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taking a listen

reviews of local & state music CDs

Megafaun Gather, Form & Fly With the indie pop-listening world’s predilection to mess the bed over anything unusual and ostensibly inaccessible to the casual music fan (see: “hip”), the critical success of Raleigh transplant and DeYarmond Edison offshoot Megafaun (www.myspace.com/megafaun) should come as no surprise. Their 2007 debut Bury the Square fit that profile impeccably and to those who enjoyed the aimless blend of roots-country, pop harmonies and shapeless abstractness, their much-anticipated follow-up Gather, Form & Fly will do nothing to disappoint. While former cohort Bon Iver enjoys his own escalating popularity from one arresting release after another, the Cook Brothers and drummer Joe Esterlund should at the very least be given praise for deft ambition. Gather, Form & Fly tries its hardest to be so many things, striking off on so many tangents as to radiate a charmingly disjointed aura. From a strictly roots perspective, it is assured to try the patience of most country aficionados. Megafaun has a propensity to shift from harmonydrenched folksiness (“Solid Ground”) to somewhat tedious ambient collages (“The Darkest Hour”), sometimes within the course of a single track. “Columns” transforms from a worldbeatladen piece that would sound at home on Paul Simon’s Surprise, before they a flip the switch into Robin Rimbaud territory. It can be tedious and frustrating at times, especially when looking for unfettered consumption of their twangy barbershop vocals and New Country picking. The band finds its real sweet spot on tracks like “Kaufman’s Ballad,” a delicate tryst with CSNY-influenced lyrical imagery, and the sparse constructions of “Tides.” It’s a highly ambitious effort all around, but one that also is not without its stumbles.

65/100

Daughtry Leave This Town In a shocking turn of events, Chris Daughtry (www.myspace.com/daughtry) has apparently abandoned the paint-by-numbers rock formula that earned him multi-platinum status at the expense of artistic integrity in favor of a more thoughtful, contemplative approach with his sophomore effort. Did that sound convincing? I didn’t think so either. There was plenty to hate about his self-titled debut despite its commercial success, the hackneyed riffs and the clichéd songwriting for starters, and even though that MO wasn’t necessarily abandoned for Leave This Town, the addition of a regular band (rather than a cobbled-together group of session players) has helped his cause immensely. Oh, it’s still extremely radio-friendly, and I write that with an elitist sneer, but there are (a few) bright moments on an otherwise disposable effort built on relationship melodrama and uninteresting guitar work. Co-written by Vince Gill, “Tennessee Line” is a blatant crossover country attempt, but it’s one built on strong melodies and his excellent voice is subdued enough that it isn’t comically overpowering, as is the Daughtry hallmark. If this one catches on over at CMT, expect to see him donning a cowboy hat and plaid shirt on the cover of his next album. Then there’s the bad — nearly the rest of the album. With strained romantic relationships being the album’s prevailing theme, most of the hooks and choruses range from mildly cheesy (“In the middle of September, we still play out in the rain/ nothing to lose but everything to gain” on “September”) to pathetically bad (“if you strike the match, you’re bound to feel the flame” on “Learn My Lesson”). There’s not an especially long shelf life for “American Idol” also-rans and if Daughtry doesn’t cut loose from the assembly line and sit down with a couple of Jim Lauderdale or Steve Earle records, he’ll soon find his product spoiled.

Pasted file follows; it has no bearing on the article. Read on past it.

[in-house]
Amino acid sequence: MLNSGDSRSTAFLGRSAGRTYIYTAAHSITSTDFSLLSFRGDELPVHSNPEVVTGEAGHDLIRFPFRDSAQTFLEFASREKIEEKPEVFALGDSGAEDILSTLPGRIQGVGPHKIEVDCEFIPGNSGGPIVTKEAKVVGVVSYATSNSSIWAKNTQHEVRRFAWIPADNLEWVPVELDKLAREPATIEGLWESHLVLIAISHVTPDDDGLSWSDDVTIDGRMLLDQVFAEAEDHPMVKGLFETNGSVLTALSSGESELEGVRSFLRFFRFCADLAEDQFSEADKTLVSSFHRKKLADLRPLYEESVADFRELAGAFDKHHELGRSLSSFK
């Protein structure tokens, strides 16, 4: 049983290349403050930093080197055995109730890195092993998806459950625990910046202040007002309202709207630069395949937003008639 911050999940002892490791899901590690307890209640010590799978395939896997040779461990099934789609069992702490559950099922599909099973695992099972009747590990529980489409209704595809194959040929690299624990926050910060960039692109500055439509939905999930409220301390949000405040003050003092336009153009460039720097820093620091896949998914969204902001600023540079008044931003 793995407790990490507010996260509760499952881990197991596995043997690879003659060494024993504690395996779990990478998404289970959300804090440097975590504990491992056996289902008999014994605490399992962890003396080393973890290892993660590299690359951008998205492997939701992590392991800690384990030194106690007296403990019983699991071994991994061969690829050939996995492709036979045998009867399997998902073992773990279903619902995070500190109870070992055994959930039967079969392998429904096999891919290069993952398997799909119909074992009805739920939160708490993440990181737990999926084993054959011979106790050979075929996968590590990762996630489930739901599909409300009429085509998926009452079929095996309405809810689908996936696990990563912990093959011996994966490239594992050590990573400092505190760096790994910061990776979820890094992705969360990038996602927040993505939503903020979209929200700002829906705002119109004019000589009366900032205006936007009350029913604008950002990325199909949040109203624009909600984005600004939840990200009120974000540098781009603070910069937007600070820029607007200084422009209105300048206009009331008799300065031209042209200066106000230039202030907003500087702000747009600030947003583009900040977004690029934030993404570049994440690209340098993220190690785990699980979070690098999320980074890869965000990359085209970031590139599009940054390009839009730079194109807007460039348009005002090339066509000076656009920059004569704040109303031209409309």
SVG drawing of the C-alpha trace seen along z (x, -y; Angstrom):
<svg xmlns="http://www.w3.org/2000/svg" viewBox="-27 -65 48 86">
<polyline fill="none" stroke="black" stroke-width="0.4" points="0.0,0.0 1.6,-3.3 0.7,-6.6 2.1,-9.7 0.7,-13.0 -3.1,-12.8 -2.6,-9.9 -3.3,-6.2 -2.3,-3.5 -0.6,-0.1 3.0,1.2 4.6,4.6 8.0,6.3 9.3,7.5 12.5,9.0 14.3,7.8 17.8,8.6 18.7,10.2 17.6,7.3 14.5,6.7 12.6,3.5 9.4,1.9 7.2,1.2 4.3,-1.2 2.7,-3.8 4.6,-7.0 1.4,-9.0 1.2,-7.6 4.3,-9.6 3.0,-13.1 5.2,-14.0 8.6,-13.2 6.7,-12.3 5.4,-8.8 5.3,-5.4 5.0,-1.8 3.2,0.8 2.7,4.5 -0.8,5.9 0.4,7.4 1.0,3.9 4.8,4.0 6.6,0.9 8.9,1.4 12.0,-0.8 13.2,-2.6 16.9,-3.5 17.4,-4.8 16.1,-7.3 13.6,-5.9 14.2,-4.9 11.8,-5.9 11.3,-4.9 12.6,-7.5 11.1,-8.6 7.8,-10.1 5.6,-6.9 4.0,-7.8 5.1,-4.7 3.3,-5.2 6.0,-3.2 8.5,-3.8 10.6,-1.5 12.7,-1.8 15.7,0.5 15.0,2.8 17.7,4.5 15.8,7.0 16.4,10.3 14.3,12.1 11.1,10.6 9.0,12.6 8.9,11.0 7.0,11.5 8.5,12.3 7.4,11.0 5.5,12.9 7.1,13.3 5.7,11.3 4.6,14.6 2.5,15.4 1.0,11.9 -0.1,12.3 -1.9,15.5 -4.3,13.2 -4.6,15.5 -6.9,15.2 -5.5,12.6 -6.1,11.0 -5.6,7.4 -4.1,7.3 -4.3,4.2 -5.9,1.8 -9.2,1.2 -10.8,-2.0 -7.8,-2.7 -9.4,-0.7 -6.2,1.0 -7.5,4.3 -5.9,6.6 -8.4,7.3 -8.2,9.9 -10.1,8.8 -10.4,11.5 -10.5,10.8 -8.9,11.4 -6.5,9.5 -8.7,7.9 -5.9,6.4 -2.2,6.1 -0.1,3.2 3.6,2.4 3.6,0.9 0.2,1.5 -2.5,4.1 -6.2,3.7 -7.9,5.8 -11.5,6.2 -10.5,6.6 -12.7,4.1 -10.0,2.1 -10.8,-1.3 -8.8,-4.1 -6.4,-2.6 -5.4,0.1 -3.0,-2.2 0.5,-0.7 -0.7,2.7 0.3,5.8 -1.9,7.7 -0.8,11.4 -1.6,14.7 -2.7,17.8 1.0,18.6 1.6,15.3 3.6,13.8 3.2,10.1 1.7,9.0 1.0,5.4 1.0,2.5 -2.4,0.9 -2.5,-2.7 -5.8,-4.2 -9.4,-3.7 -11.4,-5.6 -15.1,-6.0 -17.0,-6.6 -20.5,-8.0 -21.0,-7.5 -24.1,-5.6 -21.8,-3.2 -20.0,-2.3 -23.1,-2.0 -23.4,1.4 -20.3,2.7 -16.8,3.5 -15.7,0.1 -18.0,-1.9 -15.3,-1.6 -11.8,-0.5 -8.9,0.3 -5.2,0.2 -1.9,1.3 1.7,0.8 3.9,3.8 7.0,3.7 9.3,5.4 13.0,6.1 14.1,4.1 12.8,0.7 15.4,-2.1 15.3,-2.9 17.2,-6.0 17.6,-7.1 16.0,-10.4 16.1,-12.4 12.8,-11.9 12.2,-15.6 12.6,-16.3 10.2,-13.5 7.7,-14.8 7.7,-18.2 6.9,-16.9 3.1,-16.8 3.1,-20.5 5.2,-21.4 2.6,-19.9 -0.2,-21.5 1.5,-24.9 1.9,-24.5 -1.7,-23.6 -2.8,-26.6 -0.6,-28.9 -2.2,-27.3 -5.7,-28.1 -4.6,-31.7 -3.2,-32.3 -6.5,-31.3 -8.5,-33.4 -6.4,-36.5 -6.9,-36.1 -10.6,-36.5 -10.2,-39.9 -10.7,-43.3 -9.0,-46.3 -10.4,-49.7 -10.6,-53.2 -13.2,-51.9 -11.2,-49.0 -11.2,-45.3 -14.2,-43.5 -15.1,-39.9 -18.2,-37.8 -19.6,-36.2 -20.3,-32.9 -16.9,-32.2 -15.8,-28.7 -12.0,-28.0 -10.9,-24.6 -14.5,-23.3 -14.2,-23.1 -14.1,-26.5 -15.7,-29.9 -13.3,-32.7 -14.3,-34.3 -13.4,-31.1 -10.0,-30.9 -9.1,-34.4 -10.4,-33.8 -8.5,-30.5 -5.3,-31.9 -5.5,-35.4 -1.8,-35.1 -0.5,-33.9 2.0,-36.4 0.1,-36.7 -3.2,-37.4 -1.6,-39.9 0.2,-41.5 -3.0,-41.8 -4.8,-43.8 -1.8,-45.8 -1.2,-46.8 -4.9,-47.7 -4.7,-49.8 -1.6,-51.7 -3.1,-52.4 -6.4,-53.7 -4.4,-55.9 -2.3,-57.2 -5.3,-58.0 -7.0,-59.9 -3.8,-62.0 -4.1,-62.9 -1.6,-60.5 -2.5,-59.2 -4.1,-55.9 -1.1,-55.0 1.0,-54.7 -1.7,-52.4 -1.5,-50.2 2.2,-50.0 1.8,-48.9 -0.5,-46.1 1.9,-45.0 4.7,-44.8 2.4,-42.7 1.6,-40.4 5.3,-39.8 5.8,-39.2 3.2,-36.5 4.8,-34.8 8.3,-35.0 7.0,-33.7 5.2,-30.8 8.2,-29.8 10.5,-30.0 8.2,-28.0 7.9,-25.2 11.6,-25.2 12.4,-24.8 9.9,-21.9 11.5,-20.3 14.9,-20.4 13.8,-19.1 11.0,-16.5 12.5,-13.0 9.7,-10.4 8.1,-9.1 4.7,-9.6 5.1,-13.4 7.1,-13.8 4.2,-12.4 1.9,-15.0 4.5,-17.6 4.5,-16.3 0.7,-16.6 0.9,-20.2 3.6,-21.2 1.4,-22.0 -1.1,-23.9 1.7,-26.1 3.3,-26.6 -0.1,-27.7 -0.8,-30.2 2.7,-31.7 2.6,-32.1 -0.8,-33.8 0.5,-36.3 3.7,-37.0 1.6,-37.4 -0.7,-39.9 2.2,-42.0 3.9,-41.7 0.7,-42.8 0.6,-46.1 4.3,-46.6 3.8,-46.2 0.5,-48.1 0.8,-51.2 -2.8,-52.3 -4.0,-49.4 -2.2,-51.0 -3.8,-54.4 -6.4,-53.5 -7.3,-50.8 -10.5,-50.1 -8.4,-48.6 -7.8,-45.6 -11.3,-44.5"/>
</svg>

48/100

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